I agree absolutely that it makes sense given scarcity of resources. I'm not entirely sure that I wouldn't also say it is fairer, but that's not the point; while there are restrictions care cannot be universal, though it may be as near universal as is practical.

In the case of this 'heaviest man' what is being argued is that he doesn't deserve care, but this is not a criteria. Whether this is best use of available resources may well be relevant - I don't know how limited they would be in this case. And despite my second sentence above, I would be worried if care decisions were taken on the basis of deservingness; I would see that as a step towards a 'one true path' type of society.
I do not ride a great big Mercian, gangster tanwalls, fixed cog in the back.

Mrs Pingu

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Re: Britains Heaviest Man
« Reply #35 on: January 09, 2011, 07:59:19 pm »
I can't see the difference between the people who have been looking after him, giving him the means to eat thousands of calories a day, and the hypothetical idea of giving a suicidal person a bucket of pills. FAIL either way.

Sure, starving the guy doesn't cure the problem, but at least he isn't going to get any fatter while you work on the psychology or whatever the cause of the overeatingmay be.
Do not clench. It only makes it worse.

Jaded

  • The Codfather
  • Formerly known as Jaded
Re: Britains Heaviest Man
« Reply #36 on: January 10, 2011, 11:39:04 pm »
It's on now, so I'm watching it.

It's rather sad.
If you don't like your democracy, vote against it.

LEE

Re: Britains Heaviest Man
« Reply #37 on: January 11, 2011, 09:35:15 am »
It's amazing how supposedly intelligent and informed people think that extremely obese people should simply stop eating so much and "get on a bike or die".

They quite clearly have a psychological issue rather than just "liking pizzas a bit too much".  Every such documentary I have ever seen has had such people in tears of desperation.  It seems clear that they are trapped.

It's the same with Alcoholism (although most people now recognise that as a disease rather than "liking beer a bit too much").  Do we really think George Best thought it would be a good idea to keep binging when he knew it would kill him?  I've heard him speak many times, he was desperate to quit, he was a tragic individual.

Most animals are programmed to eat as much as they can when food is available, it's brain-stem code.  It's doesn't require a great leap to imagine that this programming could be extreme in some cases, we accept it of other addictions.

I've seen many posts on this forum (quite rightly) giving their support to YACF members with alcohol problems and yet there is still a different attitude when it comes to obesity. 

You can, medically, get through life without booze, you can learn to totally avoid it, but, for the eating-addicted, they need to deal with their issues many times a day.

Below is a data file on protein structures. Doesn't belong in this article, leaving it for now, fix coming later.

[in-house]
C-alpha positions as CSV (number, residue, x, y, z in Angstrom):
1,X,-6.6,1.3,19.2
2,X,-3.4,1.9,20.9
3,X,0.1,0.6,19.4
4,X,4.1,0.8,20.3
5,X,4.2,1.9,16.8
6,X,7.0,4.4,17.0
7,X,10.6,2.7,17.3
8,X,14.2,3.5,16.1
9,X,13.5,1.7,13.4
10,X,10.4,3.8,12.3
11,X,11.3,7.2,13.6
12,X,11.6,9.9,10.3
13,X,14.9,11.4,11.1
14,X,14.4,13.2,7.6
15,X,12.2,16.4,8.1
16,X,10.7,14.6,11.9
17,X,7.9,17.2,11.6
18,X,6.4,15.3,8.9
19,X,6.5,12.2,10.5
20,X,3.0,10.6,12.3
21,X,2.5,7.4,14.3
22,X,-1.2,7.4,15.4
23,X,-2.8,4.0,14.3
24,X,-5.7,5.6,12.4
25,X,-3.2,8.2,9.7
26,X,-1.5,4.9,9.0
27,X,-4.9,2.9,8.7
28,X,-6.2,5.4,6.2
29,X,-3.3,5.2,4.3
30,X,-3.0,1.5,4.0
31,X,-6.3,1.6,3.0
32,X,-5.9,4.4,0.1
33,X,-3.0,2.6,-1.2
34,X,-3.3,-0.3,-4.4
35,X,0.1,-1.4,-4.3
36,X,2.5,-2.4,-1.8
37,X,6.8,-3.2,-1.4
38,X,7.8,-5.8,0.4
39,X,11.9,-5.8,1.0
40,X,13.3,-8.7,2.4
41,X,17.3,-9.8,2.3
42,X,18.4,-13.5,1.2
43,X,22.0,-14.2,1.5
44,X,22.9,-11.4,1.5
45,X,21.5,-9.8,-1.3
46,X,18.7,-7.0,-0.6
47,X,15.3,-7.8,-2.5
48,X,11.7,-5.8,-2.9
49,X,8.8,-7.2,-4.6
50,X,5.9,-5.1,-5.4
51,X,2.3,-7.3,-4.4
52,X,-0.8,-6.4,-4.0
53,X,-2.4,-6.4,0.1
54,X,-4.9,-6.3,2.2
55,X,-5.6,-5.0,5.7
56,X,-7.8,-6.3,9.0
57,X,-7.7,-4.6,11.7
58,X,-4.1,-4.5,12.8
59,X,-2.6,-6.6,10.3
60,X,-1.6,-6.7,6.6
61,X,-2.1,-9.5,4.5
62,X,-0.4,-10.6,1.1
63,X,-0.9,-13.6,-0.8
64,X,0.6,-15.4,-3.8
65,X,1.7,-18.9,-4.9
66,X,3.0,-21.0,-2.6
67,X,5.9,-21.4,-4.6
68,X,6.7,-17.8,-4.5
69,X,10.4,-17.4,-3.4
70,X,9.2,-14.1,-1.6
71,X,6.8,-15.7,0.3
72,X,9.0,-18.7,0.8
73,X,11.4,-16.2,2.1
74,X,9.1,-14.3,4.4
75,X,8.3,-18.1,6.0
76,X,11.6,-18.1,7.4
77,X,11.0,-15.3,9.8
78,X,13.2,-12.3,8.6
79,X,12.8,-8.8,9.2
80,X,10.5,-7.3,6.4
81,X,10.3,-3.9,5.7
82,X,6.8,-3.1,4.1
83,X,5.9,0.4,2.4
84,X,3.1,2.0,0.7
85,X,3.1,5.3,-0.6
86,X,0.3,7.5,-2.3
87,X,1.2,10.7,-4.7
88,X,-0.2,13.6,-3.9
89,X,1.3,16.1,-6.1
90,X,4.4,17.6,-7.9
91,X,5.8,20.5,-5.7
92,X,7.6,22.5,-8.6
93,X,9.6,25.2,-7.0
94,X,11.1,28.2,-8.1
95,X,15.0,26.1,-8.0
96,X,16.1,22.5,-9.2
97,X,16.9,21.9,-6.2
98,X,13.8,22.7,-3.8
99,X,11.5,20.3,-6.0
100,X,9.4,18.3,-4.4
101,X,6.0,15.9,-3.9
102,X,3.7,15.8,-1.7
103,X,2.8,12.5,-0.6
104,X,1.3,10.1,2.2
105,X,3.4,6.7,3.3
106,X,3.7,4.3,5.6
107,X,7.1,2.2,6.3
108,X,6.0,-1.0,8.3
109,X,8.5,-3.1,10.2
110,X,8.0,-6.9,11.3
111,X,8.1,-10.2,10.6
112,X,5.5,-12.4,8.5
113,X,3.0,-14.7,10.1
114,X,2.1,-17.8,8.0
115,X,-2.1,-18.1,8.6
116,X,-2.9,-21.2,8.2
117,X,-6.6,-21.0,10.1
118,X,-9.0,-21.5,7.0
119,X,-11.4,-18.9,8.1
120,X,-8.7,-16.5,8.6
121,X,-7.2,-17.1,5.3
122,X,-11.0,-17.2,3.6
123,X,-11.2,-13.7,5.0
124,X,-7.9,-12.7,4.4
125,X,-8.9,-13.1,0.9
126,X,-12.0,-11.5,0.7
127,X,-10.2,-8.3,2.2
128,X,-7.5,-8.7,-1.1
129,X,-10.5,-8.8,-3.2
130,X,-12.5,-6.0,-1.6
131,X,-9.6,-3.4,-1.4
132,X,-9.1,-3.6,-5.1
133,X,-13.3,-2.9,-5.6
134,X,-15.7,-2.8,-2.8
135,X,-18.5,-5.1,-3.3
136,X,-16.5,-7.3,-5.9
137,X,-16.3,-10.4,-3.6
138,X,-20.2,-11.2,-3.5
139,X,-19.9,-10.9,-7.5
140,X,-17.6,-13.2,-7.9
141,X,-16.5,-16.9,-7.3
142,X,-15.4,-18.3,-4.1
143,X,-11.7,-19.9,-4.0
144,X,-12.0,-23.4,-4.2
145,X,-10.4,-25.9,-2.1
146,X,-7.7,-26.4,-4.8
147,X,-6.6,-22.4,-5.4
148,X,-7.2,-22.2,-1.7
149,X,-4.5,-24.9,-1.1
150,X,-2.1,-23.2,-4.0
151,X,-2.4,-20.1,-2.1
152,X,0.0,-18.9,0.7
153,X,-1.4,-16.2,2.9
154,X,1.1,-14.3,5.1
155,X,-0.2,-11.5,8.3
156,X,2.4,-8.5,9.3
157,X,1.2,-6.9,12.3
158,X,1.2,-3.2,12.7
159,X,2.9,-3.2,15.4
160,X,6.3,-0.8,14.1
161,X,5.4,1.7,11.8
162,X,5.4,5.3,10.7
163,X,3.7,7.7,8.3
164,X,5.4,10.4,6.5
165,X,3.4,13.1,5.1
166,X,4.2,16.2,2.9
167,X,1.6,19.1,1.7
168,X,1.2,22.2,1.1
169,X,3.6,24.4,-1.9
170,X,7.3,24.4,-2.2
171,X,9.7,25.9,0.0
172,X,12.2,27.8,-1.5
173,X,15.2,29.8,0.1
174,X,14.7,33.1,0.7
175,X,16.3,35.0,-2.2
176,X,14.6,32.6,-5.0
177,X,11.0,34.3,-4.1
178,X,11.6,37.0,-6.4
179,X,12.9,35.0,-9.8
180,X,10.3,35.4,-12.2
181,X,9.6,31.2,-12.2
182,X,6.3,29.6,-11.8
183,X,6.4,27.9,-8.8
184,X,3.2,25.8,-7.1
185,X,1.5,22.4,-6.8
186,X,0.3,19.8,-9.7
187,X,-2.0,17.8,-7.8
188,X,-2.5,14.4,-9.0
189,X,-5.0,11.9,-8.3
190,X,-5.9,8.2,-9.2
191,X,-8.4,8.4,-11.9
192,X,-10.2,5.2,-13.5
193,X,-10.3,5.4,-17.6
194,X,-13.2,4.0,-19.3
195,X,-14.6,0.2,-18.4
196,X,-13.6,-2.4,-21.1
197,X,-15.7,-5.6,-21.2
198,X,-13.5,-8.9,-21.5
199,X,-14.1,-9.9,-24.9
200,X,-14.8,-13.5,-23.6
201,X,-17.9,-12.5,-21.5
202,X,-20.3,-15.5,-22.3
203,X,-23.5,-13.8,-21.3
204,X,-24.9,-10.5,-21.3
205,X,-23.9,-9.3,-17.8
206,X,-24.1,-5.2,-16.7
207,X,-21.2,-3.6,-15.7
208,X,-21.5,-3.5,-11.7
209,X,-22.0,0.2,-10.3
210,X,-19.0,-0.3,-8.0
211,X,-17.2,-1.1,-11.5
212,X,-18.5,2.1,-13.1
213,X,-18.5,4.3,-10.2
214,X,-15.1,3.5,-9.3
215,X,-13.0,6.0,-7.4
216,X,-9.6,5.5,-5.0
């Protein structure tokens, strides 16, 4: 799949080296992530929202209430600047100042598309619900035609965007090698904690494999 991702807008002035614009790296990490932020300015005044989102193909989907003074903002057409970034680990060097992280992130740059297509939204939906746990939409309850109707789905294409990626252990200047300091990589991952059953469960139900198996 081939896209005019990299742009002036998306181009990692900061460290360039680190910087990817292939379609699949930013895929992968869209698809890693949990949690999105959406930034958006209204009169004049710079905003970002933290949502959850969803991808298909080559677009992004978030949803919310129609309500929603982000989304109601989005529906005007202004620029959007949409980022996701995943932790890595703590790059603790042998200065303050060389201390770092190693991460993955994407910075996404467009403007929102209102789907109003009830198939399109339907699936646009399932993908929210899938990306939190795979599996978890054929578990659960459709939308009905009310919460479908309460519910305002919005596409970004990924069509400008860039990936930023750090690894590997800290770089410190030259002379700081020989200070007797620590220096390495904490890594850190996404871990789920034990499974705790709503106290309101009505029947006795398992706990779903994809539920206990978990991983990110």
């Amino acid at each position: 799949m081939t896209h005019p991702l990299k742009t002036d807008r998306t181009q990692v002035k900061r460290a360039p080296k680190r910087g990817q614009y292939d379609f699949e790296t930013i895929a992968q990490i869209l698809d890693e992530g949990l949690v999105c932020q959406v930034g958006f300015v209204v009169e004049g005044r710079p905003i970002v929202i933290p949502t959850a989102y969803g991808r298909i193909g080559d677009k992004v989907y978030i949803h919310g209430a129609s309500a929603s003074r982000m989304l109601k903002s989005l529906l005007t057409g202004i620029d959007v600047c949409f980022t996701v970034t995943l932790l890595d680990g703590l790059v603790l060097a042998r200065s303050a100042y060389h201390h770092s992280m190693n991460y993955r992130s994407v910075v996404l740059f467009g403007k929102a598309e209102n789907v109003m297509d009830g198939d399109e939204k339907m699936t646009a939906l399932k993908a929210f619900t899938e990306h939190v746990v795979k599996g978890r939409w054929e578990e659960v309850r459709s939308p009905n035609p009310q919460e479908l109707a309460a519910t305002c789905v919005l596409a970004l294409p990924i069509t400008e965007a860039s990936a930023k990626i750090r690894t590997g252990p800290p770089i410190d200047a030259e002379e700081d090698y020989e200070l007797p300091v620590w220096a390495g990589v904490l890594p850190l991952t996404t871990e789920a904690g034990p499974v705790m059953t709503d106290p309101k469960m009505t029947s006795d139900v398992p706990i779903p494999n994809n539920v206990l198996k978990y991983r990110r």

Try suggesting to a recovering alcoholic that they need to pop into the pub, just for a half, 3 times a day.

Would, I wonder, a recovering alcoholic have more sympathy with someone with such an eating disorder?


For the record, if 1 = Anorexic , 5 = absolutely sensible about food and 10 = Britain's Heaviest Man, I would say I am 6.5.  I can't just rely on my appetite to control my food intake, I always need to monitor/control myself.  I can understand that there are people at 8,9 & 10 on that scale who have a real battle on their hands.

I'm sure there will be some 6s & 7s on this forum, possibly 8s.

Jacomus

  • My favourite gender neutral pronoun is comrade
Re: Britains Heaviest Man
« Reply #38 on: January 11, 2011, 09:43:39 am »
It's amazing how supposedly intelligent and informed people think that extremely obese people should simply stop eating so much and "get on a bike or die".

They quite clearly have a psychological issue rather than just "liking pizzas a bit too much".  Every such documentary I have ever seen has had such people in tears of desperation.  It seems clear that they are trapped.

It's the same with Alcoholism (although most people now recognise that as a disease rather than "liking beer a bit too much").  Do we really think George Best thought it would be a good idea to keep binging when he knew it would kill him?  I've heard him speak many times, he was desperate to quit, he was a tragic individual.

Most animals are programmed to eat as much as they can when food is available, it's brain-stem code.  It's doesn't require a great leap to imagine that this programming could be extreme in some cases, we accept it of other addictions.

I've seen many posts on this forum (quite rightly) giving their support to YACF members with alcohol problems and yet there is still a different attitude when it comes to obesity. 

You can, medically, get through life without booze, you can learn to totally avoid it, but, for the eating-addicted, they need to deal with their issues many times a day.

Try suggesting to a recovering alcoholic that they need to pop into the pub, just for a half, 3 times a day.

Would, I wonder, a recovering alcoholic have more sympathy with someone with such an eating disorder?


For the record, if 1 = Anorexic , 5 = absolutely sensible about food and 10 = Britain's Heaviest Man, I would say I am 6.5.  I can't just rely on my appetite to control my food intake, I always need to monitor/control myself.  I can understand that there are people at 8,9 & 10 on that scale who have a real battle on their hands.

I'm sure there will be some 6s & 7s on this forum, possibly 8s.

I've been searching for a way to say this, but LEE got there before me.